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First steps with Rust declarative macros!

Roger Torres Paes (he/him/ele)
I'm a Brazilian dev who writes technical texts in ordinary language.
・8 min read

Macros are one of the ways to extend Rust syntax. As The Book calls it, “a way of writing code that writes other code”. Here, I will talk about declarative macros, or as it is also called, macros by example. Examples of declarative macros are vec!, println! and format!.

The macros I will not talk about are the procedural macros, but you can read about them here.

As usual, I am writing for beginners. If you want to jump to the next level, check:


Why do I need macros?

The actual coding start in the next section.

Declarative macros (from now on, just “macros”) are not functions, but it would be silly to deny the resemblance. Like functions, we use them to perform actions that would otherwise require too many lines of code or quirky commands (I am thinking about vec! and println!, respectively). These are (two of) the reasons to use macros, but what about the reasons to create them?

Well, maybe you are developing a crate and want to offer this feature to the users, like warp did with path!. Or maybe you want to use a macro as a boilerplate, so you don't have to create several similar functions, as I did here. It might be also the case that you need something that cannot be delivered by usual Rust syntax, like a function with initial values or structurally different parameters (such as vec!, that allows calls like vec![2,2,2] or vec![2;3]—more on this later).

That being said, I believe that the best approach is to learn how to use them, try them a few times, and when the time comes when they might be useful, you will remember this alternative.


Declaring macros

This is how you declare a macro:

macro_rules! etwas {
    () => {}
}
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You could call this macro with the commands etwas!(), etwas![] or etwas!{}. There's no way to force one of those. When we call a macro always using one or the other—like parenthesis in println!("text") or square-brackets in vec![]—it is just a convention of usage (a convention that we should keep).

But what is happening in this macro? Nothing. Let's add something to make it easier to visualize its structure:

macro_rules! double {
    ($value:expr) => { $value * 2 }
}

fn main() {
    println!("{}", double!(7));
}
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The left side of => is the matcher, the rules that define what the macro can receive as input. The right side is the transcriber, the output processing.

Not very important, but both matcher and transcriber could be writen using either (), [] or {}.


The matching

This will become clear later, but let me tell you right the way: the matching resembles regex. You may ask for specific arguments, fixed values, define acceptable repetition, etc. If you are familiar with it, you should have no problems picking this up.

Let's go through the most important things you should know about the matching.

Variable argument

Variable arguments begin with $ (e.g., $value:expr). Their structure is: $ name : designator.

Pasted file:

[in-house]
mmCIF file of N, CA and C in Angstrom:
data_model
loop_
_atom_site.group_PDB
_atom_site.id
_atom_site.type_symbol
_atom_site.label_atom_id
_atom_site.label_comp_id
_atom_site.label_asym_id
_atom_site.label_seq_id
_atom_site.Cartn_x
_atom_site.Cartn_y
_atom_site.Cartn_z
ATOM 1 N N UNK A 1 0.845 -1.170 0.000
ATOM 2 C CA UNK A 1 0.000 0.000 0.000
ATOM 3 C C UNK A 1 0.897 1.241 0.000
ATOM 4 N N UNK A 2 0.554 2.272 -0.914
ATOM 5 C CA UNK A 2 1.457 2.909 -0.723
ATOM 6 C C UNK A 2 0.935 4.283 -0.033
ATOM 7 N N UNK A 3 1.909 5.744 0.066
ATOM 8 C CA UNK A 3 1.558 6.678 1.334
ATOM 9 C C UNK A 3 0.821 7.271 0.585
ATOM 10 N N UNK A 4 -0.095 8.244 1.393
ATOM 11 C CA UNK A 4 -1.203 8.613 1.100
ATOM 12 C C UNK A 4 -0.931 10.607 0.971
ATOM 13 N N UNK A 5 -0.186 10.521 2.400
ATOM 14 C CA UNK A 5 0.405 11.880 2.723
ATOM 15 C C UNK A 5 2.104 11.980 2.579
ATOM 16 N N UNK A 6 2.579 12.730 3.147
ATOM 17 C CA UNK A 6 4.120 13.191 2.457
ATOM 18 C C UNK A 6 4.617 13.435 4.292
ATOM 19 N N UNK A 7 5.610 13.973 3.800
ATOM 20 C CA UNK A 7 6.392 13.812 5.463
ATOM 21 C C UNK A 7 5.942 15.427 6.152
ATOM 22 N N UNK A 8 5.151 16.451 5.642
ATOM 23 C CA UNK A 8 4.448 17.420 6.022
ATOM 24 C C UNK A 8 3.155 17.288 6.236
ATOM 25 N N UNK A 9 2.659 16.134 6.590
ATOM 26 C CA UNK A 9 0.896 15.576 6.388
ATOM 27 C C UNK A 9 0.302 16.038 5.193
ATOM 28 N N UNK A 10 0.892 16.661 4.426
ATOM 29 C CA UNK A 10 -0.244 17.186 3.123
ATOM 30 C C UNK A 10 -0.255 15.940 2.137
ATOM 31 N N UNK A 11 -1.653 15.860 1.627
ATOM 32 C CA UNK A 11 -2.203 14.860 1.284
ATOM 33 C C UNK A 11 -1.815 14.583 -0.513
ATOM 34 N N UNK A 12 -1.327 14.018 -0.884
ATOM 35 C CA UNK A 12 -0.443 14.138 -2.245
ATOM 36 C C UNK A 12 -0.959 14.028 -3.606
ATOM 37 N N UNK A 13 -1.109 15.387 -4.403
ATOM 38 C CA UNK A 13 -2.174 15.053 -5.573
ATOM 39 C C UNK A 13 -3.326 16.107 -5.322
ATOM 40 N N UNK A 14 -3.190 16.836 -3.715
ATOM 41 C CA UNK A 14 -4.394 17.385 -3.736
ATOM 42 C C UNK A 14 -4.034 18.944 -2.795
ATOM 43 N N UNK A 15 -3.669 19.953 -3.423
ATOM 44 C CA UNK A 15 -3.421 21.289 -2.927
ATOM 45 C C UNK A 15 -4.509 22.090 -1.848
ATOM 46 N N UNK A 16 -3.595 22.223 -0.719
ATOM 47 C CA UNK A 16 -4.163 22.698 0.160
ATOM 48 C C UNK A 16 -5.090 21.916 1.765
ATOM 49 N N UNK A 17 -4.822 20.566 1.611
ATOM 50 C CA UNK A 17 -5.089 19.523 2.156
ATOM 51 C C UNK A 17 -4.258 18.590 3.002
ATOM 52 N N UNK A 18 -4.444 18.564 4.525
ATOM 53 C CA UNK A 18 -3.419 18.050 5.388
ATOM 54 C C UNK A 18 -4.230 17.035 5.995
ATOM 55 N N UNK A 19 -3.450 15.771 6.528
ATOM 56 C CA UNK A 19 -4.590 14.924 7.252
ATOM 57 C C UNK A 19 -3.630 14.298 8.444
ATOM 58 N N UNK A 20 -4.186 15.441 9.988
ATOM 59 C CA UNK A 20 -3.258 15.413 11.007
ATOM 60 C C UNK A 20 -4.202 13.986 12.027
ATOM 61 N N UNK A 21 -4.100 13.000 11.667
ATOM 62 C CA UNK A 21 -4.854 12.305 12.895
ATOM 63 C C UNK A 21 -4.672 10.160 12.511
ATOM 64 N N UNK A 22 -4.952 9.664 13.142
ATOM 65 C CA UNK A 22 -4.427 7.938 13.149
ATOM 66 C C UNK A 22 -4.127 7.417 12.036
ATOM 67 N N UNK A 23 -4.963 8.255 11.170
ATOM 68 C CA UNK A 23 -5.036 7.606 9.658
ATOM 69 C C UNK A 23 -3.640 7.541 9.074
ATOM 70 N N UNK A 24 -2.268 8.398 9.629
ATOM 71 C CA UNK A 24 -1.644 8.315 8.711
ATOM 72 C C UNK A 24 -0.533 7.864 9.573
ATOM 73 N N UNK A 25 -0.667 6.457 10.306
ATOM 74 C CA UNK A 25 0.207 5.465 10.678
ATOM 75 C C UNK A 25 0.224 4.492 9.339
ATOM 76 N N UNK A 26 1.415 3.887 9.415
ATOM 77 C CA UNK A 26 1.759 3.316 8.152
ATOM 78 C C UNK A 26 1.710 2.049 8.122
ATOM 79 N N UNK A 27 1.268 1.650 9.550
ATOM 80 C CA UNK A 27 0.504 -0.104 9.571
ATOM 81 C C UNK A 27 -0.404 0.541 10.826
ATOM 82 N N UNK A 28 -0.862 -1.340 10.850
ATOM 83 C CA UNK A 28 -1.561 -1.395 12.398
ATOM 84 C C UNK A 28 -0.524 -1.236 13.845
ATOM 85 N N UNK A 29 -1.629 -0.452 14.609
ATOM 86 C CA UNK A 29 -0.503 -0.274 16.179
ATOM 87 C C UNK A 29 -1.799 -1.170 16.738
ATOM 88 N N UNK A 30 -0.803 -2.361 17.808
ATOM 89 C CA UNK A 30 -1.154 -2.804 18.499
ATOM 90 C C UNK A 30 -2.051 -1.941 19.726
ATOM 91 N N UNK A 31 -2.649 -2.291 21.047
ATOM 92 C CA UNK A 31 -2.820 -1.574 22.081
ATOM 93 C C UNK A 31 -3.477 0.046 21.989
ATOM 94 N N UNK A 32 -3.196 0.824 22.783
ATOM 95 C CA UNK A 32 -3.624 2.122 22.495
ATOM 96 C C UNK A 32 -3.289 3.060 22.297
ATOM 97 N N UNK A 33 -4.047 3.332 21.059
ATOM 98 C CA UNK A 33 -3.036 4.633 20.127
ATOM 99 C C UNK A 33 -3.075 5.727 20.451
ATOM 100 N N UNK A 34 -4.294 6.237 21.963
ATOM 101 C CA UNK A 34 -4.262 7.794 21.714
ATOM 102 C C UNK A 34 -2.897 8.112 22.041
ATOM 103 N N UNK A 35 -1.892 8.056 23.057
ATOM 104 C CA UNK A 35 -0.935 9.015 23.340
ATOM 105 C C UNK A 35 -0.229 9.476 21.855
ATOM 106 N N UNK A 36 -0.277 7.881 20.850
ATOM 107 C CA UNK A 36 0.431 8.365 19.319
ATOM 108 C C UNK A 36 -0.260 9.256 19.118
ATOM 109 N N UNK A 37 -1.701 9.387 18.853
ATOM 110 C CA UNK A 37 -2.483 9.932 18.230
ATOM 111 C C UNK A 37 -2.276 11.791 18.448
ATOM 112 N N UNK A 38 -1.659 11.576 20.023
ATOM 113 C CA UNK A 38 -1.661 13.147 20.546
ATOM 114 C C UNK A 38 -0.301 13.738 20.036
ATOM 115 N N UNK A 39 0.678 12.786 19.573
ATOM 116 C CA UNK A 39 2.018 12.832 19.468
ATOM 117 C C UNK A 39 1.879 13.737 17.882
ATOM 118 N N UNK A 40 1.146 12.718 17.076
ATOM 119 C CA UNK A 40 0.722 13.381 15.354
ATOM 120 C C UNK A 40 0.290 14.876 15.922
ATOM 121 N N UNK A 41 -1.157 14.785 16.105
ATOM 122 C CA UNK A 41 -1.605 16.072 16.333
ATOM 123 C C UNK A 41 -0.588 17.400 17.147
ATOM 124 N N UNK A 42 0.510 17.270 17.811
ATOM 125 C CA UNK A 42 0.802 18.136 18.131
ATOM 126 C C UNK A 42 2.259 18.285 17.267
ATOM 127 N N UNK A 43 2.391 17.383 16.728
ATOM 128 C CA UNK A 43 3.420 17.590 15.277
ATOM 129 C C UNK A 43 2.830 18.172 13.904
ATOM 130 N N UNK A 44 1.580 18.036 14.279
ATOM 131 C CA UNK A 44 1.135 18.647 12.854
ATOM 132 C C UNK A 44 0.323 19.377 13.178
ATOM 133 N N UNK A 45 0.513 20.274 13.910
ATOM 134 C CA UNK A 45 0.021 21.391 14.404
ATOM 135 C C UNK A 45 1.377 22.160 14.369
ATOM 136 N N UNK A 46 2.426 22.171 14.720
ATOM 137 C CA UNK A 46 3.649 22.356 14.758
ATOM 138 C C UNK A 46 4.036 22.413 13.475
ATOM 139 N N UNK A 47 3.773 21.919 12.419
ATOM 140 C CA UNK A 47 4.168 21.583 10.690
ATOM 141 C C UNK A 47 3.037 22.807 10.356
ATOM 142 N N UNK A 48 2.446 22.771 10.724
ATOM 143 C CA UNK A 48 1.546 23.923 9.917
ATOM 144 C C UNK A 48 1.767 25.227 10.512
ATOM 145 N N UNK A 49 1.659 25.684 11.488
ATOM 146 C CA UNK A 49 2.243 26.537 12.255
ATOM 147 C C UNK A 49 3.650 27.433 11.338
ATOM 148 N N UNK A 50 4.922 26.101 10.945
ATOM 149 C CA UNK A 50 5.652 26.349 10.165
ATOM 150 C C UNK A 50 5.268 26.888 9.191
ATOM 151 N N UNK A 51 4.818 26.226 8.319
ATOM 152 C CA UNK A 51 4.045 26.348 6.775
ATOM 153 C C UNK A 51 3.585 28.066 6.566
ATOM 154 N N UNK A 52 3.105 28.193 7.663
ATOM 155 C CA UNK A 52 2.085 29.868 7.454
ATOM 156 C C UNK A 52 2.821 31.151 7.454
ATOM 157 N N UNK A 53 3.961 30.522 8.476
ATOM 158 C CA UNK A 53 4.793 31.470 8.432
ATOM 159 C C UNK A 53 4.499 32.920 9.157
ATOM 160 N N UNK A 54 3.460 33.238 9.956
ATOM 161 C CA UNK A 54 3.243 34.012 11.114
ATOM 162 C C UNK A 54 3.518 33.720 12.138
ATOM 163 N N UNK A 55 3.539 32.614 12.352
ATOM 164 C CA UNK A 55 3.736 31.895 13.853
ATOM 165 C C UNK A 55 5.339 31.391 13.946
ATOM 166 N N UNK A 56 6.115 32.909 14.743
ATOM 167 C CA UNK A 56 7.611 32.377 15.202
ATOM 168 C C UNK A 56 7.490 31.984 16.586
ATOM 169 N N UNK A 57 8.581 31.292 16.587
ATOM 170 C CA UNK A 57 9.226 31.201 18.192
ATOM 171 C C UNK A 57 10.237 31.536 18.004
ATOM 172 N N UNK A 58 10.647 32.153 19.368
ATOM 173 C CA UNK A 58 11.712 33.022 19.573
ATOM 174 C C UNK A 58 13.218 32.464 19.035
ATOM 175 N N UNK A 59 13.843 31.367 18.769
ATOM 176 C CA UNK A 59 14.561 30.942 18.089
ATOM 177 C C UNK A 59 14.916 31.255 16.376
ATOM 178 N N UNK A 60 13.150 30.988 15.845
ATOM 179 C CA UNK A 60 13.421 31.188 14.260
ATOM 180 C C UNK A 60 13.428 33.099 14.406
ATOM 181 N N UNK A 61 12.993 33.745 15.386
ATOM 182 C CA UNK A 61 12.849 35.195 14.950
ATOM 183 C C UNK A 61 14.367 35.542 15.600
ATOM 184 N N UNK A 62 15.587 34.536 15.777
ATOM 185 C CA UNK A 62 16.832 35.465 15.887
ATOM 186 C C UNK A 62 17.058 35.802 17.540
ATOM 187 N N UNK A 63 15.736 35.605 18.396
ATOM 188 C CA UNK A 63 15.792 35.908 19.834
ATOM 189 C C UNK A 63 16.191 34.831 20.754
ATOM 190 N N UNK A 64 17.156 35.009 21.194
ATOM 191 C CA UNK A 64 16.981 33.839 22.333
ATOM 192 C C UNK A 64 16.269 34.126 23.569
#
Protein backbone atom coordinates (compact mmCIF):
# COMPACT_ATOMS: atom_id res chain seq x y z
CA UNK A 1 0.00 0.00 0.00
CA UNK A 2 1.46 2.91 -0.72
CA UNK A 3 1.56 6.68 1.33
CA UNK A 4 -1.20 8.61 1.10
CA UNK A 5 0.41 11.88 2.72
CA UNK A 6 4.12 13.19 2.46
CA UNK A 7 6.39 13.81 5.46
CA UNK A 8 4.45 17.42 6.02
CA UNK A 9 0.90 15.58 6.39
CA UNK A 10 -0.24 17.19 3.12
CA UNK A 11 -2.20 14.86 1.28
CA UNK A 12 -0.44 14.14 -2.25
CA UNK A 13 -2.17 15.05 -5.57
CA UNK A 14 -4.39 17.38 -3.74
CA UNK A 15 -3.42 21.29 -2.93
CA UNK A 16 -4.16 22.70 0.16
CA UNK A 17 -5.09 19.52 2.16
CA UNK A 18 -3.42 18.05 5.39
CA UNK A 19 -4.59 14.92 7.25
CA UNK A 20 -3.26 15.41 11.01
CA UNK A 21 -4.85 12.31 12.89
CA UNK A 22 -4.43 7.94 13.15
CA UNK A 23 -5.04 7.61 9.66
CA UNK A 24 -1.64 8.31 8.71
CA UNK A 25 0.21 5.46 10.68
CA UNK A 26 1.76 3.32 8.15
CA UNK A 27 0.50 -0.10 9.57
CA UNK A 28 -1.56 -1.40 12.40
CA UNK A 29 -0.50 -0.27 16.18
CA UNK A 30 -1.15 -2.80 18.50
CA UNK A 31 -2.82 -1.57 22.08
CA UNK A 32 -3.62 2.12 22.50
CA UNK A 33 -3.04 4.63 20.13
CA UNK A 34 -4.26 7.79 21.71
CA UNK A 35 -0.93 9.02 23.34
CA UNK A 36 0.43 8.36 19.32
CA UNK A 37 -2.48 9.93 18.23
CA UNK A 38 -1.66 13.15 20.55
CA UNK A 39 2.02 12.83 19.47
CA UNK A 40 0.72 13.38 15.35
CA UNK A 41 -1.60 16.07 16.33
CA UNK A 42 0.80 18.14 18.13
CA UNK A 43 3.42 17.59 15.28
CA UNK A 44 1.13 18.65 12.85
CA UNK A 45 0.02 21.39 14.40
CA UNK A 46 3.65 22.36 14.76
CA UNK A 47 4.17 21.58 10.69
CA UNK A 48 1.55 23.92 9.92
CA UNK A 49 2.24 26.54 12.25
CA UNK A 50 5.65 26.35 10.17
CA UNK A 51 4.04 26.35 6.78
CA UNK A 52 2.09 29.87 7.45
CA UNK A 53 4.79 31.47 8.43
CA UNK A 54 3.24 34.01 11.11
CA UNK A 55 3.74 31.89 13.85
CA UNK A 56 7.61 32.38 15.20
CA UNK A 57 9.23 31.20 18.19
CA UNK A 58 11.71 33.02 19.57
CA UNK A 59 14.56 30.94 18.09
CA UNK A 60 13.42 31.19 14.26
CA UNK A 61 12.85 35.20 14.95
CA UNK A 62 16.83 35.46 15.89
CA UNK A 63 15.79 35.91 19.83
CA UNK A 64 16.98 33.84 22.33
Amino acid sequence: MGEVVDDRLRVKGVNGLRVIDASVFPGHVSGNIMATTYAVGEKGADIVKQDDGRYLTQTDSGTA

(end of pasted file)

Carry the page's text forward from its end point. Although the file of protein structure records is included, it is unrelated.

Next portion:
• Both $ and : are fixed.
  • The name follows Rust variables convention. When used in the transcriber (see below), they will be called metavariables.
  • Designators are not variable types. You may think of them as “syntax categories”. Here, I will stick with expressions (expr), since Rust is “primarily an expression language”. A list of possible designators can be found here.

Note: There seems to be no consensus on the name "designator". The little book calls it "capture"; The Rust reference calls it "fragment-specifier"; and you will also find people referring them as "types". Just be aware of that when jumping from source to source. Here, I will stick with designator, as proposed in Rust by example.

Fixed arguments

No mystery here. Just add them without $. For example:

macro_rules! power {
    ($value:expr, squared) => { $value.pow(2) }
}

fn main() {
    println!("{}", power!(3_i32, squared));
}
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I know there are things here that I have not explained yet. I will talk about them now.

Separator

Some designators require some specific follow up. Expressions require one of these: =>, , or ;. That is why I had to add a comma between $value:expr and the fixed-value squared. You will find a complete list of follow-ups here.

Multiple matching

What if we want our macro to not only calculate a number squared, but also a number cubed? We do this:

macro_rules! power {
    ($value:expr, squared) => { $value.pow(2_i32) }
    ($value:expr, cubed) => { $value.pow(3_i32) }
}
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Multiple matching can be used to capture different levels of specificity. Usually, you will want to write the matching rules from the most-specific to the least-specific, so your call doesn't fall in the wrong matching. A more technical explanation can be found here.

Repetition

Most macros that we use allow for a flexible number of inputs. For example, we may call vec![2] or vec![1, 2, 3]. This is where the matching resembles Regex the most. Basically, we wrap the variable inside $() and follow up with a repetition operator:

  • * — indicates any number of repetitions.
  • + — indicates any number, but at least one.
  • ? — indicates an optional, with zero or one occurrence.

Let's say we want to add n numbers. We need at least two addends, so we will have a single first value, and one or more (+) second value. This is what such a matching would look like.

macro_rules! adder {
    ($left:expr, $($right:expr),+) => {}
}

fn main() {
    adder!(1, 2, 3, 4);
}
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We will work on the transcriber latter.

Repetition separator

As you can see in the example above, I added a comma before the repetition operator +. That's how we add a separator for each repetition without a trailing separator. But what if we want a trailing separator? Or maybe we want it to be flexible, allowing the user to have a trailing separator or not? You may have any of the three possibilities like this:

macro_rules! no_trailing {
    ($($e:expr),*) => {}
}

macro_rules! with_trailing {
    ($($e:expr,)*) => {}
}

macro_rules! either {
    ($($e:expr),* $(,)*) => {}
}

fn main() {
    no_trailing!(1, 2, 3);
    with_trailing!(1, 2, 3,);
    either!(1, 2, 3);
    either!(1, 2, 3,);
}
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Versatility

Unlike functions, you may pass rather different arguments to macros. Let's consider the vec! macro example. For that, I will omit the transcriber.